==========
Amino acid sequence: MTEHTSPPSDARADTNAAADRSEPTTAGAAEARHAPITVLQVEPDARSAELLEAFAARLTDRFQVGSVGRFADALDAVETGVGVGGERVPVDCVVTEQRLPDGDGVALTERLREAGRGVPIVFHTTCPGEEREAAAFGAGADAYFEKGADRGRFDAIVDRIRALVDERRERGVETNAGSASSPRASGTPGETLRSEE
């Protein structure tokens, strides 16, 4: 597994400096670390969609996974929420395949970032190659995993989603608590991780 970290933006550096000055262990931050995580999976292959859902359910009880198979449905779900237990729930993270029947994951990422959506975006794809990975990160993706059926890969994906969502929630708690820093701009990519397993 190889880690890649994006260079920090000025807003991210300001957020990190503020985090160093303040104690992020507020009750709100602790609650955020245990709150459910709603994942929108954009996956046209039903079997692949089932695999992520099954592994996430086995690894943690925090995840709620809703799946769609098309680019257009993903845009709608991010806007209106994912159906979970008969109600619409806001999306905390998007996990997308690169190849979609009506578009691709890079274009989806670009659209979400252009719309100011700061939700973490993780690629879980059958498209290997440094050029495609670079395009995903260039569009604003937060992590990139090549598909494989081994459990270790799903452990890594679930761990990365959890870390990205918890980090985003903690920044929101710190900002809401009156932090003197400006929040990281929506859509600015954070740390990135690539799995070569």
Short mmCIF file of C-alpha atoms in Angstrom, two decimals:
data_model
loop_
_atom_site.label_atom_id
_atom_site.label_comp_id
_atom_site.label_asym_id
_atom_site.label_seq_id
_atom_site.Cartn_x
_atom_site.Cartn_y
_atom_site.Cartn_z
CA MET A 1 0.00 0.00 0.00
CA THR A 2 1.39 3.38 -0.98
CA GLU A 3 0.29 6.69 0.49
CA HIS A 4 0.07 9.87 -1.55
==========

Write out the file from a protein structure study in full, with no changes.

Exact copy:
Amino acid sequence: MTEHTSPPSDARADTNAAADRSEPTTAGAAEARHAPITVLQVEPDARSAELLEAFAARLTDRFQVGSVGRFADALDAVETGVGVGGERVPVDCVVTEQRLPDGDGVALTERLREAGRGVPIVFHTTCPGEEREAAAFGAGADAYFEKGADRGRFDAIVDRIRALVDERRERGVETNAGSASSPRASGTPGETLRSEE
């Protein structure tokens, strides 16, 4: 597994400096670390969609996974929420395949970032190659995993989603608590991780 970290933006550096000055262990931050995580999976292959859902359910009880198979449905779900237990729930993270029947994951990422959506975006794809990975990160993706059926890969994906969502929630708690820093701009990519397993 190889880690890649994006260079920090000025807003991210300001957020990190503020985090160093303040104690992020507020009750709100602790609650955020245990709150459910709603994942929108954009996956046209039903079997692949089932695999992520099954592994996430086995690894943690925090995840709620809703799946769609098309680019257009993903845009709608991010806007209106994912159906979970008969109600619409806001999306905390998007996990997308690169190849979609009506578009691709890079274009989806670009659209979400252009719309100011700061939700973490993780690629879980059958498209290997440094050029495609670079395009995903260039569009604003937060992590990139090549598909494989081994459990270790799903452990890594679930761990990365959890870390990205918890980090985003903690920044929101710190900002809401009156932090003197400006929040990281929506859509600015954070740390990135690539799995070569």
Short mmCIF file of C-alpha atoms in Angstrom, two decimals:
data_model
loop_
_atom_site.label_atom_id
_atom_site.label_comp_id
_atom_site.label_asym_id
_atom_site.label_seq_id
_atom_site.Cartn_x
_atom_site.Cartn_y
_atom_site.Cartn_z
CA MET A 1 0.00 0.00 0.00
CA THR A 2 1.39 3.38 -0.98
CA GLU A 3 0.29 6.69 0.49
CA HIS A 4 0.07 9.87 -1.55